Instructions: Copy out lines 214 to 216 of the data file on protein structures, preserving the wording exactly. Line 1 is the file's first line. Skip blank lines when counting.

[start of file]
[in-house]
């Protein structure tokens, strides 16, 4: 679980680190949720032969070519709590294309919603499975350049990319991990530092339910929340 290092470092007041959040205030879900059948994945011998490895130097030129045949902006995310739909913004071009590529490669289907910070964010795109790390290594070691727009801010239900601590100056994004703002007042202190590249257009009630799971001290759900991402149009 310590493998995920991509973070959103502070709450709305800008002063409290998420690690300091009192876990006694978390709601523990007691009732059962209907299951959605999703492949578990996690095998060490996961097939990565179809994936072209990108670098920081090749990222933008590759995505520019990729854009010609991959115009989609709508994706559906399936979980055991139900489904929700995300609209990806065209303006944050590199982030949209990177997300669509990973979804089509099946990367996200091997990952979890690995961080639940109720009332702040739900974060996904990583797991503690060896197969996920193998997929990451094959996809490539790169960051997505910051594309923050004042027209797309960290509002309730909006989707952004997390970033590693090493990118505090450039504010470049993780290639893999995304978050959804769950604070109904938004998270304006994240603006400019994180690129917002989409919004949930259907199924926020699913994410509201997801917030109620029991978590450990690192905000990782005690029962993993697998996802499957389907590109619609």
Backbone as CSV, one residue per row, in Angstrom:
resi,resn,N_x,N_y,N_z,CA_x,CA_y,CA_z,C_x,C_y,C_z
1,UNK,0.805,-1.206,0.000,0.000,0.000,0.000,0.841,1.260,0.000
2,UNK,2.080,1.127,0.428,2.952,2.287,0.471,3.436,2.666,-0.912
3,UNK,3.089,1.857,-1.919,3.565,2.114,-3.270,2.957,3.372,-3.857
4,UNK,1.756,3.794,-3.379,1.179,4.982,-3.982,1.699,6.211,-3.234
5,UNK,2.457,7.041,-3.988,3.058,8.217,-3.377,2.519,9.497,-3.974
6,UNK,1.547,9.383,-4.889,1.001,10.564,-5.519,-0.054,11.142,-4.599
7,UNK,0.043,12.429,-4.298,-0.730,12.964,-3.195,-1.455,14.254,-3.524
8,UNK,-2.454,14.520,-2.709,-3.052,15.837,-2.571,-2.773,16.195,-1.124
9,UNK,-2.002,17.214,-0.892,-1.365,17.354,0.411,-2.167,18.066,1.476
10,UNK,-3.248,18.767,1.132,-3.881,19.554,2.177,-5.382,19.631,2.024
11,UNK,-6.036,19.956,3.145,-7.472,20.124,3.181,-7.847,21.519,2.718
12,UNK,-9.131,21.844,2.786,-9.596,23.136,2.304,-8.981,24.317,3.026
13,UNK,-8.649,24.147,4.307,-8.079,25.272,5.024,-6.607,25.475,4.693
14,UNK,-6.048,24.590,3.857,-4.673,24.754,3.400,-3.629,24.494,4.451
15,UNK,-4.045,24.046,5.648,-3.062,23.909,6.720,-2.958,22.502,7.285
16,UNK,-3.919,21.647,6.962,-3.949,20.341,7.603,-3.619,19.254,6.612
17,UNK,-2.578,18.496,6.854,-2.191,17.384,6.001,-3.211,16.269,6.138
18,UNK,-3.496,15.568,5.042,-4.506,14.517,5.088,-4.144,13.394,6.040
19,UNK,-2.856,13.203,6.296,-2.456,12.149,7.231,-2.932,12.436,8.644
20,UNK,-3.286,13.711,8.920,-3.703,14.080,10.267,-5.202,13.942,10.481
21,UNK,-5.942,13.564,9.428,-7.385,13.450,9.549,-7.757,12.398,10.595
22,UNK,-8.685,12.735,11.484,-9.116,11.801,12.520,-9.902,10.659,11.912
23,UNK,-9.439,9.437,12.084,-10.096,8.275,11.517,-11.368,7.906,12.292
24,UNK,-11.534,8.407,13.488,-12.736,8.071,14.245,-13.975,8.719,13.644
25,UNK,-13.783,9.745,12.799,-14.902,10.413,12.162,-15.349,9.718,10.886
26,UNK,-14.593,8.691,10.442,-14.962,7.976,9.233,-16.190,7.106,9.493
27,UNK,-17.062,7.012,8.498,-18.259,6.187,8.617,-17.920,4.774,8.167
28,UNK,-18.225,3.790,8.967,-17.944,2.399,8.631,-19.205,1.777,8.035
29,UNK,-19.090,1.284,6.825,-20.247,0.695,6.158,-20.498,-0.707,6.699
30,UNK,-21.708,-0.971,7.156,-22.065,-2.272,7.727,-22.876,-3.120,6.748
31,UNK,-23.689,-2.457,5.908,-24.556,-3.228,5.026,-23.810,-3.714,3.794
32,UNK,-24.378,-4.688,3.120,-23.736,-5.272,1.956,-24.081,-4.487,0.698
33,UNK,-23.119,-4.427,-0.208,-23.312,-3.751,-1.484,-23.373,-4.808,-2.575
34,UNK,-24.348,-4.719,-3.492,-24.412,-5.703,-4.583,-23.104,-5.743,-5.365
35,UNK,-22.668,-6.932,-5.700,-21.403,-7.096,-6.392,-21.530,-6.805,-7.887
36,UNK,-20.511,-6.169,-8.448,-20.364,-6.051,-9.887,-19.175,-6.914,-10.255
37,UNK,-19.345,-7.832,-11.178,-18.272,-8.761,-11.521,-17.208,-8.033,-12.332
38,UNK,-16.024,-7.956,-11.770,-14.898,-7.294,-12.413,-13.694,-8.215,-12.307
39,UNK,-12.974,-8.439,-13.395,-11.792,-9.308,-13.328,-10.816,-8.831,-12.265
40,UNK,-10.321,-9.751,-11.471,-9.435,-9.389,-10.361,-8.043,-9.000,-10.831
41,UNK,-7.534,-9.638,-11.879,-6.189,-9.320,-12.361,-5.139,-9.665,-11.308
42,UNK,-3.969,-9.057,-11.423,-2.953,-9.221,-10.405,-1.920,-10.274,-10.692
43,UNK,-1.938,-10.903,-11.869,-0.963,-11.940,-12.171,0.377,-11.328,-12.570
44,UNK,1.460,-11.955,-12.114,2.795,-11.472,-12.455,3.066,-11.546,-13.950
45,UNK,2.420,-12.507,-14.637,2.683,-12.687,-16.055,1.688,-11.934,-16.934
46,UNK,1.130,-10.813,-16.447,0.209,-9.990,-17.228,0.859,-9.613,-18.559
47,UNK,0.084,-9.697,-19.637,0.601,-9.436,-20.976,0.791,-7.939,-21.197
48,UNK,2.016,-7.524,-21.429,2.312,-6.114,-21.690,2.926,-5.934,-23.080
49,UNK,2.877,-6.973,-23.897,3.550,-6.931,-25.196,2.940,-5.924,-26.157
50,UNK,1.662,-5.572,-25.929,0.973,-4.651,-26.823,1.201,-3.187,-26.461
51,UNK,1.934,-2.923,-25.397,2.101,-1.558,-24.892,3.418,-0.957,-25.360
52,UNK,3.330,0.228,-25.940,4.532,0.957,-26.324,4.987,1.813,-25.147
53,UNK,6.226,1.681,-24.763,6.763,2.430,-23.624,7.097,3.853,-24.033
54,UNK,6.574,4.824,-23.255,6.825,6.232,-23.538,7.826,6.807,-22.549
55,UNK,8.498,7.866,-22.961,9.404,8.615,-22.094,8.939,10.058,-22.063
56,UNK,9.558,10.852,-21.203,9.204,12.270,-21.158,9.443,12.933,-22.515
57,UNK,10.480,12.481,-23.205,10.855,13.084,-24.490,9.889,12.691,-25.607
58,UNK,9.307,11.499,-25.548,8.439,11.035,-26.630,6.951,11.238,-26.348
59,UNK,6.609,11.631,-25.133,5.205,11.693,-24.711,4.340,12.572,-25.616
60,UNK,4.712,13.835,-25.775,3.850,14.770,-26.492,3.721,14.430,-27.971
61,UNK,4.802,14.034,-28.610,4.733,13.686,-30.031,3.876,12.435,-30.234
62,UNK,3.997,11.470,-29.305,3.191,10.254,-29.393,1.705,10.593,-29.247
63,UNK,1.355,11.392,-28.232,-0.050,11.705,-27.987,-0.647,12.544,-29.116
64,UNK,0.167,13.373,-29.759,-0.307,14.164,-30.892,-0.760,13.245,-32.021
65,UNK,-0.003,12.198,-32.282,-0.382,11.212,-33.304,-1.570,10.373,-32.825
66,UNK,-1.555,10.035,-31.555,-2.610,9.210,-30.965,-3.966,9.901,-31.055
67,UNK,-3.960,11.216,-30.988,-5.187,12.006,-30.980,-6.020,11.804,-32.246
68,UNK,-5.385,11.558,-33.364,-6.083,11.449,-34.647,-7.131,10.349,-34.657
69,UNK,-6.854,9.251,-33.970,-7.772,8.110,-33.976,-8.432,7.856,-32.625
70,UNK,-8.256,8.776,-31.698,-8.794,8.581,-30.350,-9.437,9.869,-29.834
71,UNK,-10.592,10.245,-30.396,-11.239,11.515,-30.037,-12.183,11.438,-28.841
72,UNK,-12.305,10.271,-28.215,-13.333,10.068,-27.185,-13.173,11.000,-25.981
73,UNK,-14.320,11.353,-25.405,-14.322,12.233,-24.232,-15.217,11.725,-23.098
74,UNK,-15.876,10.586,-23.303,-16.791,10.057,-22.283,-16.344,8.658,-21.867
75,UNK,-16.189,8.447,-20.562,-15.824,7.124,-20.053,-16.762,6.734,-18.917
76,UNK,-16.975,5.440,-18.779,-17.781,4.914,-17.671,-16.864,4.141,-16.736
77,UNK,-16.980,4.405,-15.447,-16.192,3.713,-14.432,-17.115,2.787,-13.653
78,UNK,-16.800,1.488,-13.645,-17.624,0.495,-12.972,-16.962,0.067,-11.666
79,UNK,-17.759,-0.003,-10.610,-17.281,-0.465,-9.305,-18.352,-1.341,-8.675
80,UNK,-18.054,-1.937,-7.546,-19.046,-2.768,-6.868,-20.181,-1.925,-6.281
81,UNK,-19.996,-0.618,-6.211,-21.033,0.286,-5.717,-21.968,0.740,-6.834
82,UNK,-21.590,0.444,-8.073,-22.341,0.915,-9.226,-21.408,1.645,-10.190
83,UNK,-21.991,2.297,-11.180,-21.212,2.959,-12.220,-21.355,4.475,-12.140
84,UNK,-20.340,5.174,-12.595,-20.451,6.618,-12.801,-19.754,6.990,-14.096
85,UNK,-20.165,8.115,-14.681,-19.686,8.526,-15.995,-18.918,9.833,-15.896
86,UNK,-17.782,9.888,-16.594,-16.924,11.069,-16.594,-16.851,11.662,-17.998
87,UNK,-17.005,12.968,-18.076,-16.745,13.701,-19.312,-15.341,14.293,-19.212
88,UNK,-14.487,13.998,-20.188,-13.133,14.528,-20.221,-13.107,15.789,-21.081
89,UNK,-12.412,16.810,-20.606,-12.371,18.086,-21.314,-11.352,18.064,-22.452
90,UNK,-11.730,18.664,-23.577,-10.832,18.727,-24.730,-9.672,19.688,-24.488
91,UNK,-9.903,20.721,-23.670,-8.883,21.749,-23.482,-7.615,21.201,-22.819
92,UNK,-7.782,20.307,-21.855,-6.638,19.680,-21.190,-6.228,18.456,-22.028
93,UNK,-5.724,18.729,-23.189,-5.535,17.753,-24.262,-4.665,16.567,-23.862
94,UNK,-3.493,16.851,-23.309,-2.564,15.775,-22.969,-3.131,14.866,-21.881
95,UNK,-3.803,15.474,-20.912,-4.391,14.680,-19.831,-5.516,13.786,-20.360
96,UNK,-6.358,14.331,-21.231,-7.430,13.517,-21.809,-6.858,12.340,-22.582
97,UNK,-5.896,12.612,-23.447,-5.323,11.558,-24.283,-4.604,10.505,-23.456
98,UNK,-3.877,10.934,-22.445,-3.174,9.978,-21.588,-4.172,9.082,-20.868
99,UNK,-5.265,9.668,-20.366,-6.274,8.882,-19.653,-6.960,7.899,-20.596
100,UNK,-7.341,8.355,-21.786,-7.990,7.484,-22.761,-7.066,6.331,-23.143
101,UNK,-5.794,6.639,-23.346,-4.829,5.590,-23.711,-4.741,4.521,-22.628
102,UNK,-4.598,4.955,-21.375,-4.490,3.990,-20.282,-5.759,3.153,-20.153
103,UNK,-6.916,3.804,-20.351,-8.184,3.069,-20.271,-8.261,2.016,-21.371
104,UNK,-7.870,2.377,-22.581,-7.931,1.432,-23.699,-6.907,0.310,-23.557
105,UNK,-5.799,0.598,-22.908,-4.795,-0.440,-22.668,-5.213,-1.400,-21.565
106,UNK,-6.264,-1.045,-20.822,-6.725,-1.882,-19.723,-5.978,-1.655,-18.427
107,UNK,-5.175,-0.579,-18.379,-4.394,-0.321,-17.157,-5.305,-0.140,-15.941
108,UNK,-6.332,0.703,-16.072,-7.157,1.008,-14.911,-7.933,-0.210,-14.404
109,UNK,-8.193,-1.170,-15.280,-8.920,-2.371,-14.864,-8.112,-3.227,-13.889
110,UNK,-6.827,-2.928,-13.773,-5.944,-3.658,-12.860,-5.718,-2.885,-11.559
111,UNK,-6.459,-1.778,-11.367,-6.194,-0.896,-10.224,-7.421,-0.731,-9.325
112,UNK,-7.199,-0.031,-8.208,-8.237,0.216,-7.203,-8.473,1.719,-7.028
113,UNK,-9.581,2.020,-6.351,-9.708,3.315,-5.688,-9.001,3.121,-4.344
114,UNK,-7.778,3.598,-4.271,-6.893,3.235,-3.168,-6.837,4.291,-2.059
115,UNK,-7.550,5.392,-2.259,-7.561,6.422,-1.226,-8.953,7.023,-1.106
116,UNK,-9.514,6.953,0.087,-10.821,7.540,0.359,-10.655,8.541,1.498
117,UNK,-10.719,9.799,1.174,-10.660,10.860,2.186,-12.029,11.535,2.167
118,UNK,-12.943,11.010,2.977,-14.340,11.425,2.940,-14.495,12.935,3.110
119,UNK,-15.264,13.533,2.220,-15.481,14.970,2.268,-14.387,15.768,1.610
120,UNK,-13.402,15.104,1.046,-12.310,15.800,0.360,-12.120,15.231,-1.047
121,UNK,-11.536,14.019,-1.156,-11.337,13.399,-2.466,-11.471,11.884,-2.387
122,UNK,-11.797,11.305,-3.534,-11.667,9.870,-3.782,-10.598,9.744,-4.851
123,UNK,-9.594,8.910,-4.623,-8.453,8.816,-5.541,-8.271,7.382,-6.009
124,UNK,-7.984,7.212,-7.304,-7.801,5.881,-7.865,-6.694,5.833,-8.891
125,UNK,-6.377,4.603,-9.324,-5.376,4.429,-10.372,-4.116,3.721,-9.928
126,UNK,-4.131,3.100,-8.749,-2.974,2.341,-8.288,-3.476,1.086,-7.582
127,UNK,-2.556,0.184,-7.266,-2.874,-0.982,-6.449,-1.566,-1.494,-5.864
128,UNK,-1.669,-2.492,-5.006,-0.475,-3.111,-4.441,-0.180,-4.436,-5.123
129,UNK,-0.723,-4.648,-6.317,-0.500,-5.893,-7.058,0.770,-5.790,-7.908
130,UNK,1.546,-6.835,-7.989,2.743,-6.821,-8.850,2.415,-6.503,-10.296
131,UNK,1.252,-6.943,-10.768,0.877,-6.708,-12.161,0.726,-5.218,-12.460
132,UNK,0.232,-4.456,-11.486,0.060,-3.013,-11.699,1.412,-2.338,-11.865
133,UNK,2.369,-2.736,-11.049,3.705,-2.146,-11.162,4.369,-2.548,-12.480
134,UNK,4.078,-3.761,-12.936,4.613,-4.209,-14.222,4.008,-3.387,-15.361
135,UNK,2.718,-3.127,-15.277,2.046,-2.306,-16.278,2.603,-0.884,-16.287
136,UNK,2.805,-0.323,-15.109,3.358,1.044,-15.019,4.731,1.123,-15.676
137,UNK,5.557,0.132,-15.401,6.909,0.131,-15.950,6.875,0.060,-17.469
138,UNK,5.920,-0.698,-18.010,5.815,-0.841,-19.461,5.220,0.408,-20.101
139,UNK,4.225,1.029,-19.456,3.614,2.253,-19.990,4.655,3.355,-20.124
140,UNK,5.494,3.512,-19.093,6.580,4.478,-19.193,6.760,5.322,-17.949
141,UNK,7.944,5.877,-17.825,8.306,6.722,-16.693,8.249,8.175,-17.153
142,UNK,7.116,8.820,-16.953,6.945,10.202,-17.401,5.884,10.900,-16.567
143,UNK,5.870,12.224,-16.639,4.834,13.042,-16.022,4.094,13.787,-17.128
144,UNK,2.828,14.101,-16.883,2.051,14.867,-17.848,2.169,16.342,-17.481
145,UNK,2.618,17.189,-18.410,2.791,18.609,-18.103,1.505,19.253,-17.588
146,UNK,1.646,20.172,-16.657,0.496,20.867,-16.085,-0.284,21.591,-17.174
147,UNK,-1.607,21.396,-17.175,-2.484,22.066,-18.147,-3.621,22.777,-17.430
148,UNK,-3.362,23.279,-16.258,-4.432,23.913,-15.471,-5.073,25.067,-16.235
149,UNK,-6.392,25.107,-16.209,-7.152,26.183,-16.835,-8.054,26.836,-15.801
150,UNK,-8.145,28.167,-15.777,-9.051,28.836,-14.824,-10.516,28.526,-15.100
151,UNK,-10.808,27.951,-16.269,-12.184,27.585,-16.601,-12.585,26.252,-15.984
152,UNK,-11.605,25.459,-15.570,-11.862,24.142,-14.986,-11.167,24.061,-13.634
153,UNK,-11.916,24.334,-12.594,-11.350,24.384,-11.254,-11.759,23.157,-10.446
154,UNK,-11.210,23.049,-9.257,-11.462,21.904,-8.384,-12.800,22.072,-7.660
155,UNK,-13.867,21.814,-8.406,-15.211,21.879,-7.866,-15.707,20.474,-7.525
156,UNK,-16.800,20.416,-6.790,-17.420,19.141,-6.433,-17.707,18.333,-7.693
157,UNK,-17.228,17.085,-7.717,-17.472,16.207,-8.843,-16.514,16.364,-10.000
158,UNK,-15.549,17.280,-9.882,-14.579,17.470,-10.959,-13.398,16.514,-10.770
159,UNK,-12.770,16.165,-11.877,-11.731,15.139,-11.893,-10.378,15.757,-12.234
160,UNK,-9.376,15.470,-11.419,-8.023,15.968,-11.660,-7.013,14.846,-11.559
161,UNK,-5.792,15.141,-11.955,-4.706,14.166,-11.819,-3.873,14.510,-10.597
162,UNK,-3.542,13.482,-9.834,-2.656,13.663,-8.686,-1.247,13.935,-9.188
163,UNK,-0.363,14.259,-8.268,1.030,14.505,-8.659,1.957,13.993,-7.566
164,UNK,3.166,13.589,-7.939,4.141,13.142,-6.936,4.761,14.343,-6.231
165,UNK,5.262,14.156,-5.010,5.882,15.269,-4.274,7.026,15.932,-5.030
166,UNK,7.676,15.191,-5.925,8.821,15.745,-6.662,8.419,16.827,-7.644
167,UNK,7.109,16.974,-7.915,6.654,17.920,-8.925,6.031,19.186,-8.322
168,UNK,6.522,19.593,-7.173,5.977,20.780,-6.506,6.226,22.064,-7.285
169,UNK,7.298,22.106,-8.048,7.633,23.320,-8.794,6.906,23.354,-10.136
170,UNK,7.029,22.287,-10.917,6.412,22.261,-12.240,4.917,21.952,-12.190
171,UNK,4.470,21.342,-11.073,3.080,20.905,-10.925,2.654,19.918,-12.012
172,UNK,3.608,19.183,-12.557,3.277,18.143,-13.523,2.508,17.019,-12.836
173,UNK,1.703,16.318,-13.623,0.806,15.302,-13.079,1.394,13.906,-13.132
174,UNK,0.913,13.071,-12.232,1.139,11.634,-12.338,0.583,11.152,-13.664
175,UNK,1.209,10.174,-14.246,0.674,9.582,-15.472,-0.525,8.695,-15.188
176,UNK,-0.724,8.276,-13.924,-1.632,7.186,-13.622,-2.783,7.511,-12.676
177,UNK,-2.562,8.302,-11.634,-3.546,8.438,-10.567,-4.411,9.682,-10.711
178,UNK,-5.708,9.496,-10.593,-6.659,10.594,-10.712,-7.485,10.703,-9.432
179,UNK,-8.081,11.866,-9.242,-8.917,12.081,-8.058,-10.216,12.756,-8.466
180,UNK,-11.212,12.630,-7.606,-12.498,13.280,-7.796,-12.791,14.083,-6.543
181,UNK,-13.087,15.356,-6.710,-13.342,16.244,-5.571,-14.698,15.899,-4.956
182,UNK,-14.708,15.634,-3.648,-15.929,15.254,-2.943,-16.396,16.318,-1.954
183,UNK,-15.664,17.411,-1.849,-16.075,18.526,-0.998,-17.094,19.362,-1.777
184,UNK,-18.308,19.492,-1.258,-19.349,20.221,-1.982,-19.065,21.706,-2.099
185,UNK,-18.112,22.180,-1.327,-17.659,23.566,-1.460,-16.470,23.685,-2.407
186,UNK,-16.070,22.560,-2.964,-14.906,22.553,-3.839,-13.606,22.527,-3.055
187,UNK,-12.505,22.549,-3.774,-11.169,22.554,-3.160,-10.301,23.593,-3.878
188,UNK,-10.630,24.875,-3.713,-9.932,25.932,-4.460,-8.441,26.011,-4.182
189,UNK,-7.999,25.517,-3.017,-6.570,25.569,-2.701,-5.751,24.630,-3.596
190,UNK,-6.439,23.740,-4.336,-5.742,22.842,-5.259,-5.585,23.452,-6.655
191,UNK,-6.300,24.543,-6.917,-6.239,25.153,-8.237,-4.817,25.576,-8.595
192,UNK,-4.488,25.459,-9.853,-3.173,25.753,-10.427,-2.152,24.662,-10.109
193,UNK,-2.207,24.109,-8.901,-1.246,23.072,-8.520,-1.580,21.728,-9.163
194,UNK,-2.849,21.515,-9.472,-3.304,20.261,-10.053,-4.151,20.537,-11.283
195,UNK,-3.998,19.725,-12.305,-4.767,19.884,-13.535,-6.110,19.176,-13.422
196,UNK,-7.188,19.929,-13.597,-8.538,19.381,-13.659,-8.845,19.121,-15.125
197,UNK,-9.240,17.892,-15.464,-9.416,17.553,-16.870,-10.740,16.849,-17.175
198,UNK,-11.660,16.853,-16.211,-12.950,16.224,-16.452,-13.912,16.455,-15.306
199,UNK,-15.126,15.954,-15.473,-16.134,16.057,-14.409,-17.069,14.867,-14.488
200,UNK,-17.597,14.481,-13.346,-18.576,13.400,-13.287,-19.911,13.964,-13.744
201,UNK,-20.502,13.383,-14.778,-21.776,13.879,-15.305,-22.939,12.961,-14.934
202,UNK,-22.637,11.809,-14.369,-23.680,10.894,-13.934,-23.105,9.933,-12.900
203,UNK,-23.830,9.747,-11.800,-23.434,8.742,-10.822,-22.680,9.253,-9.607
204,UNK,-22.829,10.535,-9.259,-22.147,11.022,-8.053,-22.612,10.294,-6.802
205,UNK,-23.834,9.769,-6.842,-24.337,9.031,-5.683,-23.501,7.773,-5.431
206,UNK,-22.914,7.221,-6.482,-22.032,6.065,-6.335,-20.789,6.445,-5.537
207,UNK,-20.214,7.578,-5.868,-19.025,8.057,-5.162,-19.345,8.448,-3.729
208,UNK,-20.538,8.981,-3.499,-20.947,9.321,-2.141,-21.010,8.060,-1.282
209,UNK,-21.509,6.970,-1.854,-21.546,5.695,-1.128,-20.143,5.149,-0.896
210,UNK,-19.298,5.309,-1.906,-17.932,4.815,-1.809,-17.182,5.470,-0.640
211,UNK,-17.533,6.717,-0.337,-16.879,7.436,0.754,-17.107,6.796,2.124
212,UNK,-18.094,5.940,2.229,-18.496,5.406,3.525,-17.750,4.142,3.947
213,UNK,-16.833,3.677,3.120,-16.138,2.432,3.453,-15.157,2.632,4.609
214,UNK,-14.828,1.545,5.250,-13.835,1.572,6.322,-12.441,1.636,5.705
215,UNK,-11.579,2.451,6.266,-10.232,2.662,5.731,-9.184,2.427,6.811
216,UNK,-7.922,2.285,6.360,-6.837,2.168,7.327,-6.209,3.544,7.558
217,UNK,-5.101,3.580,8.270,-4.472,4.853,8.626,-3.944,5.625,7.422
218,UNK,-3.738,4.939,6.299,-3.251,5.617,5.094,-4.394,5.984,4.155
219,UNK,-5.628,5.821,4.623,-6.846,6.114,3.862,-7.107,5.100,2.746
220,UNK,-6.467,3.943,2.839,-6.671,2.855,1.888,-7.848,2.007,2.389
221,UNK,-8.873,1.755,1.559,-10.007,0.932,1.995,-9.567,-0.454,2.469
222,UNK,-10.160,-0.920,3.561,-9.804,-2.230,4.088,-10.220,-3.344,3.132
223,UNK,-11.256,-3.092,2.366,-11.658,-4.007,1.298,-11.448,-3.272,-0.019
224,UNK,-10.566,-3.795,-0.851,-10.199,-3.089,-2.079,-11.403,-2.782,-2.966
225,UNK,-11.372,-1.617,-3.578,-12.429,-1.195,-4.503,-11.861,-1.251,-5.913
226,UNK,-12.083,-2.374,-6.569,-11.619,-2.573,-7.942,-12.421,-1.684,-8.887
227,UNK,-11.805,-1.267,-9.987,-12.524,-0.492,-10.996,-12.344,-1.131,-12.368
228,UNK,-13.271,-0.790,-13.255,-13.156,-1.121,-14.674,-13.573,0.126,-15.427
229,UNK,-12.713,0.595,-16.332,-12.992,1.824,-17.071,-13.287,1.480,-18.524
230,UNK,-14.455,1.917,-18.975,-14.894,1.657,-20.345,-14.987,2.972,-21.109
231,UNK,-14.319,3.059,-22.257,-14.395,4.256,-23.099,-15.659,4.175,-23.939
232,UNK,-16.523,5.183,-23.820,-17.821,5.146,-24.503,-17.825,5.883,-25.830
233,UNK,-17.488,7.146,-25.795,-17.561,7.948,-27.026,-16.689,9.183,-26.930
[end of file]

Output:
210,UNK,-19.298,5.309,-1.906,-17.932,4.815,-1.809,-17.182,5.470,-0.640
211,UNK,-17.533,6.717,-0.337,-16.879,7.436,0.754,-17.107,6.796,2.124
212,UNK,-18.094,5.940,2.229,-18.496,5.406,3.525,-17.750,4.142,3.947